3.5  There are currently reciprocal agreements in place to allow British Overseas Territories' citizens to be treated in the UK by the National Health Service (NHS) and for British nationals to be treated in the Overseas Territories in the case of primary care. However, there are significant disparities when it comes to secondary care. Some Overseas Territories are allowed an annual quota of patients who can be treated in the UK, some are allowed to have as many as necessary to be treated and some have no quota at all.

  3.6  There are signs that the Department of Health is now questioning this system querying the value the Overseas Territories bring to the British taxpayer to allow its justification. It is a question that does not make sense. If British visitors are in need of primary medical assistance in the Overseas Territories they will receive it as the reciprocal agreement indicates. In the case of secondary care, British citizens would receive it in the UK. Overseas Territory citizens themselves only travel for secondary care if they cannot receive it in the territory itself so there can never be reciprocity in the way that the Department of Health envisages. Indeed, the standard wording in the agreements requires that the patient sent to the UK must be " . . . in need of hospital care, for which, in the opinion of the competent authority . . . adequate facilities do not exist in the [name of Overseas Territory]". It should also be noted that under the various agreements, the Government of the Overseas Territory sending the patient(s) is responsible for all their transportation and living expenses while they are staying in the United Kingdom.

  3.7  All Overseas Territory citizens have the right of abode in the UK and the right to a British passport. If they were to move here they would gain automatic access to the NHS, based on residency, so it seems strange that the Department of Health is questioning the quota system.

  3.8  It is not in the interests of the Overseas Territories to flood the NHS. Like most people their patients would prefer to be treated closer to home where they can be visited by family and friends. However, there are cases where this treatment is not possible and where, therefore, UK assistance is required. It seems unnecessarily harsh to impose an inflexible quota system which dictates that the best chance of accessing secondary care on the NHS is to become ill early in the year rather than later.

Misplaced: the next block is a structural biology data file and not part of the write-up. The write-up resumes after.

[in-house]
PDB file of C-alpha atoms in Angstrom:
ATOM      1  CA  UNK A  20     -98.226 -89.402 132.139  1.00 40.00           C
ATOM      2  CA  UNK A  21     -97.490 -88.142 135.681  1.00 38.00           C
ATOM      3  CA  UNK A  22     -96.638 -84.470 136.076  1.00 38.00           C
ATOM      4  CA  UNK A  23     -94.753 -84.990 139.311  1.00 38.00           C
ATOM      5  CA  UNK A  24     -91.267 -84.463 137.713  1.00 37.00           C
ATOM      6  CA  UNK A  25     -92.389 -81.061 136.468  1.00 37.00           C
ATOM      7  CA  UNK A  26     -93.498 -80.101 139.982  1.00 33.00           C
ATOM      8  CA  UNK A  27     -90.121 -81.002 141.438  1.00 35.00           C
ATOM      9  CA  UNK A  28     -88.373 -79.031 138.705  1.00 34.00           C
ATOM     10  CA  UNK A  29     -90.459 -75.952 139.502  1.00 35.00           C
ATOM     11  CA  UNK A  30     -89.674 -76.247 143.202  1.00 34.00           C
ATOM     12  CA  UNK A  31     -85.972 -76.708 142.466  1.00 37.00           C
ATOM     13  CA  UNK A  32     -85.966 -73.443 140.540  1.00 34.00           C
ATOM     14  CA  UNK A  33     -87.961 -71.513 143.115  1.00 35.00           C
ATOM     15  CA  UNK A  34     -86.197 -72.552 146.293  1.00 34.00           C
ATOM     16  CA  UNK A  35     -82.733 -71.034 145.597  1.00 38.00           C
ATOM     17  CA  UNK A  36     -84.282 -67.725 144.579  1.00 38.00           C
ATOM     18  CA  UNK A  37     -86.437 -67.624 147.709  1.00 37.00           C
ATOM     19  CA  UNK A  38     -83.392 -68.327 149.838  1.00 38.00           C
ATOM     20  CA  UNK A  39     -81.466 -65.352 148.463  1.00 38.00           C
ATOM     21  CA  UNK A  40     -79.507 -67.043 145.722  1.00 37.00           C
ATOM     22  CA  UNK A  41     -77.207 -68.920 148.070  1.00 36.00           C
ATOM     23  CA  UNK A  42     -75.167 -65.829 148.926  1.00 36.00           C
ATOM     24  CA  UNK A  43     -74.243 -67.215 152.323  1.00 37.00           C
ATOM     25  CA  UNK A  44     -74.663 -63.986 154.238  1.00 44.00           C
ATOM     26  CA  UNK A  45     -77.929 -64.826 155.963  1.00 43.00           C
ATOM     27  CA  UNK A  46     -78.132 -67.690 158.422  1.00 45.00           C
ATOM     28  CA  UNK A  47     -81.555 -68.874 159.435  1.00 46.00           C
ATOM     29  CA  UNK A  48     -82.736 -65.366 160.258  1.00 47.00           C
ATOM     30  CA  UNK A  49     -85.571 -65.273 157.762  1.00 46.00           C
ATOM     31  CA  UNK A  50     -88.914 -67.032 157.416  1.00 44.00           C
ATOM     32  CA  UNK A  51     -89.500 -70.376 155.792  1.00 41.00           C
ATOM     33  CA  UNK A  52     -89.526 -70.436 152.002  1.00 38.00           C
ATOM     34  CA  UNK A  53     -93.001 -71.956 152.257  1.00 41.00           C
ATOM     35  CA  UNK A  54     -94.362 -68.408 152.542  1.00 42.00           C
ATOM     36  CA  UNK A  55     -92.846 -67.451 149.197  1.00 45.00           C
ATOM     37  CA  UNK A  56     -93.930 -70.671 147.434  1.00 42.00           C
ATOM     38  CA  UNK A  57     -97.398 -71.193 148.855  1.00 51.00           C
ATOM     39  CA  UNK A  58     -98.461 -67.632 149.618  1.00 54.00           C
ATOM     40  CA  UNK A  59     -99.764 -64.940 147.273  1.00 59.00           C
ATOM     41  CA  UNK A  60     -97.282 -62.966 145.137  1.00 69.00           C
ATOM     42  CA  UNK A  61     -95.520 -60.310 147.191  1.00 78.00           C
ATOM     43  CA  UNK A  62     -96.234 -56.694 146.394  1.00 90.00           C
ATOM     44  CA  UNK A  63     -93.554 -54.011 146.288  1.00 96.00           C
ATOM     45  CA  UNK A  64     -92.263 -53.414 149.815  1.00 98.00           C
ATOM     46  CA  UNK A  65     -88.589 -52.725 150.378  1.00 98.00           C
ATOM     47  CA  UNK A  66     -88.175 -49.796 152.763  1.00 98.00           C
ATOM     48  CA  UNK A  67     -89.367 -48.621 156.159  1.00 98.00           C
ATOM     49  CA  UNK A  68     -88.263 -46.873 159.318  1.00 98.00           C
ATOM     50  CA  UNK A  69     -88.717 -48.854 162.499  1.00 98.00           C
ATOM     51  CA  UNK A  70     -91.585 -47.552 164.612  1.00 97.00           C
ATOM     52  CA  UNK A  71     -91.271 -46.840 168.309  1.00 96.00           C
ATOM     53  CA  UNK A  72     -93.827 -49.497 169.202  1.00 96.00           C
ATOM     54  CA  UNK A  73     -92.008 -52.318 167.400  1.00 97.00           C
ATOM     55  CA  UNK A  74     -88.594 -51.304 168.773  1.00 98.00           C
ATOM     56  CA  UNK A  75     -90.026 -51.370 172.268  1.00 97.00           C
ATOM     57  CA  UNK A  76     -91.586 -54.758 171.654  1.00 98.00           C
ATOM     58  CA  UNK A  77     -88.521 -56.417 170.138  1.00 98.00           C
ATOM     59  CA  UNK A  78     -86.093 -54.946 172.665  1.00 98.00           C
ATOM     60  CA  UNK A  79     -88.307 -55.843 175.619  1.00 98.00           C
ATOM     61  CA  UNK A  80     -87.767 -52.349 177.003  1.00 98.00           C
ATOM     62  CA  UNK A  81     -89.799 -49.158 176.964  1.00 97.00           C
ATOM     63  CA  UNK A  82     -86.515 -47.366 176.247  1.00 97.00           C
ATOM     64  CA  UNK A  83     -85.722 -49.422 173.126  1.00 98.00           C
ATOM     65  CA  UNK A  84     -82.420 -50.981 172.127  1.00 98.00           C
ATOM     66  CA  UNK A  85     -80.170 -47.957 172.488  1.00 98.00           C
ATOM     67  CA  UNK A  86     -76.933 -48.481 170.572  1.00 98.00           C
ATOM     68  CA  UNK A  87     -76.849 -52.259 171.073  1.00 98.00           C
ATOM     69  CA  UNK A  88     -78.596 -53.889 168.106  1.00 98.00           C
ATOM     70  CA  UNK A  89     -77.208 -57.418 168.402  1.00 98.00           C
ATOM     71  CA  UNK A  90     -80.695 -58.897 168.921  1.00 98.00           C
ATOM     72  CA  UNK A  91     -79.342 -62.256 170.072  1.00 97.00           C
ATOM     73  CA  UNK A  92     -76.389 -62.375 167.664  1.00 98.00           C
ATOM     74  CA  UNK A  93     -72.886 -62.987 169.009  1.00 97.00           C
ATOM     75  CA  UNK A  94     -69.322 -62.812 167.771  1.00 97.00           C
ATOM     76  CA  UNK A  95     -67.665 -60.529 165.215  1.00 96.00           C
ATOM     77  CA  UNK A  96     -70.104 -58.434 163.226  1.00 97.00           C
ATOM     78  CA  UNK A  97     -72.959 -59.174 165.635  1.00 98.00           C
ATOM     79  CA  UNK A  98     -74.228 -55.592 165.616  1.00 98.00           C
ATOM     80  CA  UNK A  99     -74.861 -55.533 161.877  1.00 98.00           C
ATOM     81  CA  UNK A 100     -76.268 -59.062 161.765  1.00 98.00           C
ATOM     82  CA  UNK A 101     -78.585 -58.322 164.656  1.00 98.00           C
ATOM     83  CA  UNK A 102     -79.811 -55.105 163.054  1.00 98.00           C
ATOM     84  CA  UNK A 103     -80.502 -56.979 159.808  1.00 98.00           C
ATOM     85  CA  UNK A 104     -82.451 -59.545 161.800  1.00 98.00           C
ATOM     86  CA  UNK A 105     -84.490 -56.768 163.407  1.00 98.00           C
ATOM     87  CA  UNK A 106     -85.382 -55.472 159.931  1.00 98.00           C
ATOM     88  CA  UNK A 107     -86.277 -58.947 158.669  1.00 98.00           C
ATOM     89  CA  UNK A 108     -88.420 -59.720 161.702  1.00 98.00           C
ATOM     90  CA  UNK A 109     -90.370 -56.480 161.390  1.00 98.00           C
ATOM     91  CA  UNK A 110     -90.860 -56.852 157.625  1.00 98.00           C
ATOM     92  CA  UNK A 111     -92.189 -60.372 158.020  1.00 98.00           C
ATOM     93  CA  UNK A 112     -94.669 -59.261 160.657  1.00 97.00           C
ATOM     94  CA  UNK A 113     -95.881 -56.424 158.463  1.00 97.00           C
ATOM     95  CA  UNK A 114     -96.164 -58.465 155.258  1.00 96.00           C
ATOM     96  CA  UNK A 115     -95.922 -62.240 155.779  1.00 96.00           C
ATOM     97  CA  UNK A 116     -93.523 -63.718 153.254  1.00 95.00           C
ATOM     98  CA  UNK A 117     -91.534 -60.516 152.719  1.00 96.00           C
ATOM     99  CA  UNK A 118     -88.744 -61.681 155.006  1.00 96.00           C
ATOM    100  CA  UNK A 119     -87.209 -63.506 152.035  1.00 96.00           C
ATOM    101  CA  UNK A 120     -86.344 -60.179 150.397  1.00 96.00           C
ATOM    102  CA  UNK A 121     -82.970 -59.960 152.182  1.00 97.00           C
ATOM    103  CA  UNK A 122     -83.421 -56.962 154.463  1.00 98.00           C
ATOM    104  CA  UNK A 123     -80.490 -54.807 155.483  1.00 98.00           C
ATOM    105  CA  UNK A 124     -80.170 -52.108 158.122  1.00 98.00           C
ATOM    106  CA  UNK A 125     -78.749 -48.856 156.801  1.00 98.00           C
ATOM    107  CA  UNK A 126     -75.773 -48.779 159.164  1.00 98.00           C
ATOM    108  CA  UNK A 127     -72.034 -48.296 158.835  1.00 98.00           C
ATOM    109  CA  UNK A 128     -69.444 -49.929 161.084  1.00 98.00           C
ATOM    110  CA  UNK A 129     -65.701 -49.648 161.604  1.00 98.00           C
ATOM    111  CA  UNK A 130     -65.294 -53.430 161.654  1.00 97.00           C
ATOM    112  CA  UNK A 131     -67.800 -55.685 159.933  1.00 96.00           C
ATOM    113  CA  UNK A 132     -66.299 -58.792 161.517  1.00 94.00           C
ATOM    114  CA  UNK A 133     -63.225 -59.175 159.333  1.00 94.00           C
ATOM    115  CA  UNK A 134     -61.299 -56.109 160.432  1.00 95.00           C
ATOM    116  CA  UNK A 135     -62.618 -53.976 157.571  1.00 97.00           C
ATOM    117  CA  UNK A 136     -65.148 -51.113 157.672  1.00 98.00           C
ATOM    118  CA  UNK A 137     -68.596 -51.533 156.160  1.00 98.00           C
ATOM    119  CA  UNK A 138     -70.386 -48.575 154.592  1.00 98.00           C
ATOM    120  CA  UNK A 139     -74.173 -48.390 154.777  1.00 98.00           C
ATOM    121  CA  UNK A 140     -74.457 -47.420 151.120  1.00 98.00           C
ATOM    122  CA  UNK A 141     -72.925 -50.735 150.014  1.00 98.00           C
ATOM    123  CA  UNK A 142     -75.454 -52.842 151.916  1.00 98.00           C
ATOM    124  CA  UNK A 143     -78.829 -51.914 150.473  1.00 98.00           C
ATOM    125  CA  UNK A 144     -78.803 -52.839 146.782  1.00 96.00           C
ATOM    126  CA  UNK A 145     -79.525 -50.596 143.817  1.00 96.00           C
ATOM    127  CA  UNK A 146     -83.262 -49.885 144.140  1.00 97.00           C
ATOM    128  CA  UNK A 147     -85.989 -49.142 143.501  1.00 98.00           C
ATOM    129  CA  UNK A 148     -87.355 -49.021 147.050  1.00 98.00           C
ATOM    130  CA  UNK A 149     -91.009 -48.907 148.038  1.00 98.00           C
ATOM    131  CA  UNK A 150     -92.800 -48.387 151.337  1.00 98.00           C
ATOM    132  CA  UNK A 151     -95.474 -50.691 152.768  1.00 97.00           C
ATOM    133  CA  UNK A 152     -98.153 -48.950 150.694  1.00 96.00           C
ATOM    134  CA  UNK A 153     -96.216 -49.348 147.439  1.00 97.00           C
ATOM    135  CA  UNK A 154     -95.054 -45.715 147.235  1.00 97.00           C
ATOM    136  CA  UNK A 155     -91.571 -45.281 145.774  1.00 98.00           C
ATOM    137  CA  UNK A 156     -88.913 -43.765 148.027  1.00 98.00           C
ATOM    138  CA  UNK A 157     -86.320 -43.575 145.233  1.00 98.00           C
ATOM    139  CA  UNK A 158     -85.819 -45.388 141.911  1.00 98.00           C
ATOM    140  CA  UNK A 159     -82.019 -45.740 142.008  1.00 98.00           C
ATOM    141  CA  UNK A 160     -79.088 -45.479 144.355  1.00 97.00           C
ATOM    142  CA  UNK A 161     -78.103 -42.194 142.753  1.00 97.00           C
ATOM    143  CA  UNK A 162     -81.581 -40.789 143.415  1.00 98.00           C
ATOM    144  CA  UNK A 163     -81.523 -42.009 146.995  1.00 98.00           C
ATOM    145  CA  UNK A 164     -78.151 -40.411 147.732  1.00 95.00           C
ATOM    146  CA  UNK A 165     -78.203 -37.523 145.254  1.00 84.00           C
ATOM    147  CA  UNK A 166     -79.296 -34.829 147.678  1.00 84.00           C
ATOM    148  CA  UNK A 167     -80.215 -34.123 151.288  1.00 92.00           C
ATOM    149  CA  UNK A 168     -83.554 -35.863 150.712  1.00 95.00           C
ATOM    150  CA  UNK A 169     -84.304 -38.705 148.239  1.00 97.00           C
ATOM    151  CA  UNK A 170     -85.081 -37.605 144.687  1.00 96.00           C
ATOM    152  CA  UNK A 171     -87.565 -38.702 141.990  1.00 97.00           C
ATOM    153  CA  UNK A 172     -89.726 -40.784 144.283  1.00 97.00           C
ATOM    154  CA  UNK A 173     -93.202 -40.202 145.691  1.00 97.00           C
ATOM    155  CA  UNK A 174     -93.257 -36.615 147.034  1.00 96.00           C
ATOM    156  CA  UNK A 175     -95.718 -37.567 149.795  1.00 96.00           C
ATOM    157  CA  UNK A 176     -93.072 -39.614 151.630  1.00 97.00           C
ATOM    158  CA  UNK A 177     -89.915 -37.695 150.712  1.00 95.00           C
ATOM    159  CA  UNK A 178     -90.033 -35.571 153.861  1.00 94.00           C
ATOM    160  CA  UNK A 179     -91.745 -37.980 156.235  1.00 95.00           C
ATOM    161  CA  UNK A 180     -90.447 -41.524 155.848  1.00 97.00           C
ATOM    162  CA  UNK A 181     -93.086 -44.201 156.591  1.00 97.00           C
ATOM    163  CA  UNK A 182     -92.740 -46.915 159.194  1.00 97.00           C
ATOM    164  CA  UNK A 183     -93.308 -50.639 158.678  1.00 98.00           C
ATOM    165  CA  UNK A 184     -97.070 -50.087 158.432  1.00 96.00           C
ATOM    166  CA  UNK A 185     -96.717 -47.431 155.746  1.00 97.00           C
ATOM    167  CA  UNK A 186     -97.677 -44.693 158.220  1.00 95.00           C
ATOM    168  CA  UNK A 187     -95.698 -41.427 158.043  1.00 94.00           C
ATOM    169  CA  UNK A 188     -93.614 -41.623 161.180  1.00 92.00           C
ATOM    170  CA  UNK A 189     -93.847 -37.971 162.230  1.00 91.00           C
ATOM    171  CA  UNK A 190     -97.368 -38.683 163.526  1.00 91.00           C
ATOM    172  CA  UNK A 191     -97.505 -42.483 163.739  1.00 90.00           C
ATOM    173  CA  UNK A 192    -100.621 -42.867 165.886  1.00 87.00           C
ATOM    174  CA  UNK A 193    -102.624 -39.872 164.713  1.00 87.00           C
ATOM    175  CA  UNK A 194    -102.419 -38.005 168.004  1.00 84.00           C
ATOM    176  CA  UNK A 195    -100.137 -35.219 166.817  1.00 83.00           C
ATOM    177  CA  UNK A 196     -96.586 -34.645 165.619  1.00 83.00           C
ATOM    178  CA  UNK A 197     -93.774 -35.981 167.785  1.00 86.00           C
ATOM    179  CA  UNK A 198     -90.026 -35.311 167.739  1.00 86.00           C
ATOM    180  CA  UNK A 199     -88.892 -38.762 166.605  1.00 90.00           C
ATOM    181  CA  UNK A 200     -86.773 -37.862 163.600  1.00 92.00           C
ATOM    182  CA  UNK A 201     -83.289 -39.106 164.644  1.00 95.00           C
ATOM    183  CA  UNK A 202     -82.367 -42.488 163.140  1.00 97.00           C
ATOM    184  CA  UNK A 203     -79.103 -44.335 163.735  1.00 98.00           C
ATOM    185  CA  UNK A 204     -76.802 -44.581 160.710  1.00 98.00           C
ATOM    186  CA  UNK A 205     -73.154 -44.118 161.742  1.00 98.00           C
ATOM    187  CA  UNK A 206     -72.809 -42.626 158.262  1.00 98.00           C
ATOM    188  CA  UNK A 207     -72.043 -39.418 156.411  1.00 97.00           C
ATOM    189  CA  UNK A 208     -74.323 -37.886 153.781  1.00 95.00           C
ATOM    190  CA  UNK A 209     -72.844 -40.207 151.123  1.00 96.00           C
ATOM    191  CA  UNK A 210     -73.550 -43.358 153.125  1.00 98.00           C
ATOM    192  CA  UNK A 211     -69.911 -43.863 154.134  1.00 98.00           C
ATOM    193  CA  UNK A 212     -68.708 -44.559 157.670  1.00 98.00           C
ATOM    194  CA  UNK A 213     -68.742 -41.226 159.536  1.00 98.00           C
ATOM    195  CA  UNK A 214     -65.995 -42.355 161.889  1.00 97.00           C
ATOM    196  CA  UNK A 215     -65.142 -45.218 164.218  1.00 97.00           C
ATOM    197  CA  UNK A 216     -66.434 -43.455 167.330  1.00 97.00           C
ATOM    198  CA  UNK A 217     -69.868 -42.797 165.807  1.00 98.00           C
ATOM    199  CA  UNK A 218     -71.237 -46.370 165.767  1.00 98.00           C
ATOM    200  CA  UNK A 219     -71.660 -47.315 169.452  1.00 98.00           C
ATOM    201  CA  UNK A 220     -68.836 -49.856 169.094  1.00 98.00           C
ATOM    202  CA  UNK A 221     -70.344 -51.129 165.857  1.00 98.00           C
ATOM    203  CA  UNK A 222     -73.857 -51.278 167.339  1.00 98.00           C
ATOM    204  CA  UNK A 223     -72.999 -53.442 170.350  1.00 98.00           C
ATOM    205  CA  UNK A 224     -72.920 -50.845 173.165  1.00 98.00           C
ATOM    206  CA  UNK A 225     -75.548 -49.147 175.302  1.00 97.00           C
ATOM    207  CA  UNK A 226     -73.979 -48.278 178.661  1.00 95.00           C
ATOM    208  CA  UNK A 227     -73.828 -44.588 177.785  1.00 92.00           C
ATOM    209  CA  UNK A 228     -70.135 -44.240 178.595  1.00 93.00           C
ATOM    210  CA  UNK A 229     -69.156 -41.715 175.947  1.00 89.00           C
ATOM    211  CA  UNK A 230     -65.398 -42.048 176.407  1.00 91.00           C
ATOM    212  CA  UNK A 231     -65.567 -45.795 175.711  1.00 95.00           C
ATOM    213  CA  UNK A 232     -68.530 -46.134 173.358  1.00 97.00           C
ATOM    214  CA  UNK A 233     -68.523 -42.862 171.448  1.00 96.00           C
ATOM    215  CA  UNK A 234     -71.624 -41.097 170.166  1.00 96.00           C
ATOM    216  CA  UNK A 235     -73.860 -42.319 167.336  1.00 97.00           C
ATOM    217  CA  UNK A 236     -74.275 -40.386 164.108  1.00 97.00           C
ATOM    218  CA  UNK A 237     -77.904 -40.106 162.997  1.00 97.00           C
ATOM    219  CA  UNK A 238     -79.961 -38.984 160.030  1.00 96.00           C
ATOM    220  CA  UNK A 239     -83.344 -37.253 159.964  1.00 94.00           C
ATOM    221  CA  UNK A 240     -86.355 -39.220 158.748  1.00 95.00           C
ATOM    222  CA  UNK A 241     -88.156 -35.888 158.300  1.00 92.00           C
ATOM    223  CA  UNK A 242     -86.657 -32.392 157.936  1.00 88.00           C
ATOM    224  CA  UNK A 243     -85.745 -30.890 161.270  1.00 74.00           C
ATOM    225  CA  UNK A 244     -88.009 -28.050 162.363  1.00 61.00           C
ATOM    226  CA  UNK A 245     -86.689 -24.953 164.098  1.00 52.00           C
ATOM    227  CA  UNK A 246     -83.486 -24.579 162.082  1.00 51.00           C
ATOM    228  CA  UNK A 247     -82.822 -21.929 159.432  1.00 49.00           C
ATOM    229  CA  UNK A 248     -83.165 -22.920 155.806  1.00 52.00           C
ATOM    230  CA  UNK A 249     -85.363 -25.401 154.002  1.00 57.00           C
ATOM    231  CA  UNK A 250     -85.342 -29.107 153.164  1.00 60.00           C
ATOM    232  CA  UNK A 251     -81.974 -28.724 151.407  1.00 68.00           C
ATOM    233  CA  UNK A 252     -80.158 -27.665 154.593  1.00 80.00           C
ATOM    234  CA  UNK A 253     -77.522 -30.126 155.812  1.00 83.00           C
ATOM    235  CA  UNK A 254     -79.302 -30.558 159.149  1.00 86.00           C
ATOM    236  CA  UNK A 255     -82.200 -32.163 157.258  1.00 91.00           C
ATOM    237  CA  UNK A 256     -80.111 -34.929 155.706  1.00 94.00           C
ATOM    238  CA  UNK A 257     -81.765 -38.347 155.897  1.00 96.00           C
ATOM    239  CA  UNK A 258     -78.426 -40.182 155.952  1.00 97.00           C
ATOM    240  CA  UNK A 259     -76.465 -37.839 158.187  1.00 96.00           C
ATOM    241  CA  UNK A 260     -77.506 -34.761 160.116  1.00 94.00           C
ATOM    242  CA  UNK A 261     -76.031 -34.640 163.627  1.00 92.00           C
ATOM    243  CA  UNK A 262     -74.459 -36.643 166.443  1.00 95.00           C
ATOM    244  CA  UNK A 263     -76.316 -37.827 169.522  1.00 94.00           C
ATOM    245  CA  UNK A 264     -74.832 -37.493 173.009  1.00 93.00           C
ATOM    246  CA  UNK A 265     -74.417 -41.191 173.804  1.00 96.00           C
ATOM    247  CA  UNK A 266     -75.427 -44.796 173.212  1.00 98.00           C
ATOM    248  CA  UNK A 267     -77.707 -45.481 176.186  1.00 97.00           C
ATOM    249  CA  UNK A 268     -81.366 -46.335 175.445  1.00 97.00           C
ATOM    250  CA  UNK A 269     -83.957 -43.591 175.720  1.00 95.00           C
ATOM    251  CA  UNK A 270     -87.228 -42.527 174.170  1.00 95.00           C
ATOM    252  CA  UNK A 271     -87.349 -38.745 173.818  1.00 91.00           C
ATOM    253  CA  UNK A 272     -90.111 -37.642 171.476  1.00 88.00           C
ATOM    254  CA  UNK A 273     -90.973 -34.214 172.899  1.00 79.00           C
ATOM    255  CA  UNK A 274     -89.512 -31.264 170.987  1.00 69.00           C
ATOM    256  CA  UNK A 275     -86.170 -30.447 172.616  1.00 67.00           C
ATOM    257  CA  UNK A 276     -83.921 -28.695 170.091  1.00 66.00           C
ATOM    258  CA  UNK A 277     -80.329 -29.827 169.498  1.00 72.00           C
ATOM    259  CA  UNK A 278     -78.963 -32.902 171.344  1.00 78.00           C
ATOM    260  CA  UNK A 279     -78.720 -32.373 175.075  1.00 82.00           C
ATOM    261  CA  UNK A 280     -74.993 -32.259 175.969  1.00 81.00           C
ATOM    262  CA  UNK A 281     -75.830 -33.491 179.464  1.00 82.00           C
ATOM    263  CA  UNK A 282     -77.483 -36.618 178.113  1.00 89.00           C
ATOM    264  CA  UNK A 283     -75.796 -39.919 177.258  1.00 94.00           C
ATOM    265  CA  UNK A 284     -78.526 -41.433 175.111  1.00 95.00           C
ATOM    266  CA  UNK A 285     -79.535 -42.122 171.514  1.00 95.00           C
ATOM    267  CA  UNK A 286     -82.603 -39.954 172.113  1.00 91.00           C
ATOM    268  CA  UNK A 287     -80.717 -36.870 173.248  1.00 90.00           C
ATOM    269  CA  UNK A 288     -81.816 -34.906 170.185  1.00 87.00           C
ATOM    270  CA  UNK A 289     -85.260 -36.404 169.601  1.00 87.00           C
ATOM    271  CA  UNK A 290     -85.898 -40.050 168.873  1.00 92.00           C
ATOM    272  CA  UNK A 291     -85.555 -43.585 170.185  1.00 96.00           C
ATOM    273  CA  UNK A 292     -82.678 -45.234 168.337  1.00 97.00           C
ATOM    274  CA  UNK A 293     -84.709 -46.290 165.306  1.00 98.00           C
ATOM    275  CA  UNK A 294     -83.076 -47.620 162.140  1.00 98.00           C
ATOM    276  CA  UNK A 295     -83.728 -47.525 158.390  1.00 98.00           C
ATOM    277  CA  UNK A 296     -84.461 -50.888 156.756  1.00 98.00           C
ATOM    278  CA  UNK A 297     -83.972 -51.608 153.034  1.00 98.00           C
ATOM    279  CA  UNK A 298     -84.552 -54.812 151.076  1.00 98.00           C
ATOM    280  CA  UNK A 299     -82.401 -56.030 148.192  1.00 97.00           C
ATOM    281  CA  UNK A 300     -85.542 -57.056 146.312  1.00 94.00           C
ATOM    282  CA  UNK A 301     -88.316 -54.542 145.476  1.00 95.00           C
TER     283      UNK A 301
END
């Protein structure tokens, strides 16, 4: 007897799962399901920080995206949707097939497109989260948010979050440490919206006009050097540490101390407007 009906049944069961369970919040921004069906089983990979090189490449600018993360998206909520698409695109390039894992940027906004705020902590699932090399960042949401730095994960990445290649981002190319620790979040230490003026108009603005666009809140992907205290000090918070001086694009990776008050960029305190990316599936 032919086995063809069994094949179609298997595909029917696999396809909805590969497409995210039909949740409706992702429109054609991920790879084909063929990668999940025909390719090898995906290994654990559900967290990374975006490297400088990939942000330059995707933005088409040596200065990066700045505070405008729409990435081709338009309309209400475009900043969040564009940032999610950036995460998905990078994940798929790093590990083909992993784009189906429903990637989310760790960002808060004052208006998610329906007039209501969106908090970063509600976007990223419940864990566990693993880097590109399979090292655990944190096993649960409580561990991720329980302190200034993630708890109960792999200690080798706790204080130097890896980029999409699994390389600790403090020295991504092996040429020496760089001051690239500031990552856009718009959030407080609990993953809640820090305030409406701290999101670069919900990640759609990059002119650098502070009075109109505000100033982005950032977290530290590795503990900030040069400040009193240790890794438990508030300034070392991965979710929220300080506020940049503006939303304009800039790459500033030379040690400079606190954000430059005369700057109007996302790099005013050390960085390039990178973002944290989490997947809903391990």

UKOTA recommends that where a person is in need of medical treatment for which, in the opinion of the competent authority of that Overseas Territory, adequate facilities do not exist in the Overseas Territory, the person concerned will receive that medical treatment in the United Kingdom.

National Curriculum

  3.9  It is not only across government that knowledge of the Overseas Territories is sporadic. The same is true across society and while the Overseas Territories do undertake some degree of public information in the UK, there is unfortunately a limit to what any one can achieve. If knowledge about the Overseas Territories was communicated to school children, there would be far greater societal understanding of the Overseas Territories, their status and the role they play. To achieve this we believe that more should be done to insert information about the Overseas Territories into the National Curriculum.


  UKOTA recommends that teaching about the Overseas Territories be inserted into the National Curriculum to ensure that over time there is a better understanding among the general public of the Overseas Territories and the position they occupy.

  In the case of both of the pensions' up-rating and the health quotas, support has been expressed by FCO officials but they have difficulty in persuading other departments to listen to them or convince other departments of the duties they have towards the Overseas Territories.


  There is still a need for a greater knowledge and understanding among other government departments and the FCO must support this process by ensuring that the requisite communications systems are in place.

Student Loans